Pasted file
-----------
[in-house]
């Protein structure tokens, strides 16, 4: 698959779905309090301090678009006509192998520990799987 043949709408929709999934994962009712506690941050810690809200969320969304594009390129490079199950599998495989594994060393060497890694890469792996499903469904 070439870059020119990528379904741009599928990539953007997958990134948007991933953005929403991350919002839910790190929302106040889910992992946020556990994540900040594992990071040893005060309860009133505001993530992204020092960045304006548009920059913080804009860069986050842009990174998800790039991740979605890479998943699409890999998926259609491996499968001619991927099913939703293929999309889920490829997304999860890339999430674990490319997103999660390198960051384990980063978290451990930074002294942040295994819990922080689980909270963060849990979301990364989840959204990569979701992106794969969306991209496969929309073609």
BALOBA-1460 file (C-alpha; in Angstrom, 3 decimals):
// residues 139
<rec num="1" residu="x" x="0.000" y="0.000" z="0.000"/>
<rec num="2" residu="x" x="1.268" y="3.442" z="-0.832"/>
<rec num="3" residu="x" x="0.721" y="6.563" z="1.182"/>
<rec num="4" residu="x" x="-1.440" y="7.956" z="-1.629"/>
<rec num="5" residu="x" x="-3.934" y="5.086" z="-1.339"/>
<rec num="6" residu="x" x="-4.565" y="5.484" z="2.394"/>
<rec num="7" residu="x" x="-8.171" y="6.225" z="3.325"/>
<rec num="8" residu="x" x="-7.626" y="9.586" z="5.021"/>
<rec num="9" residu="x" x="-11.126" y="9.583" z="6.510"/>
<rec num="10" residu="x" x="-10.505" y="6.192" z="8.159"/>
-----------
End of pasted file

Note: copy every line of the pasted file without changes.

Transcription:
[in-house]
């Protein structure tokens, strides 16, 4: 698959779905309090301090678009006509192998520990799987 043949709408929709999934994962009712506690941050810690809200969320969304594009390129490079199950599998495989594994060393060497890694890469792996499903469904 070439870059020119990528379904741009599928990539953007997958990134948007991933953005929403991350919002839910790190929302106040889910992992946020556990994540900040594992990071040893005060309860009133505001993530992204020092960045304006548009920059913080804009860069986050842009990174998800790039991740979605890479998943699409890999998926259609491996499968001619991927099913939703293929999309889920490829997304999860890339999430674990490319997103999660390198960051384990980063978290451990930074002294942040295994819990922080689980909270963060849990979301990364989840959204990569979701992106794969969306991209496969929309073609």
BALOBA-1460 file (C-alpha; in Angstrom, 3 decimals):
// residues 139
<rec num="1" residu="x" x="0.000" y="0.000" z="0.000"/>
<rec num="2" residu="x" x="1.268" y="3.442" z="-0.832"/>
<rec num="3" residu="x" x="0.721" y="6.563" z="1.182"/>
<rec num="4" residu="x" x="-1.440" y="7.956" z="-1.629"/>
<rec num="5" residu="x" x="-3.934" y="5.086" z="-1.339"/>
<rec num="6" residu="x" x="-4.565" y="5.484" z="2.394"/>
<rec num="7" residu="x" x="-8.171" y="6.225" z="3.325"/>
<rec num="8" residu="x" x="-7.626" y="9.586" z="5.021"/>
<rec num="9" residu="x" x="-11.126" y="9.583" z="6.510"/>
<rec num="10" residu="x" x="-10.505" y="6.192" z="8.159"/>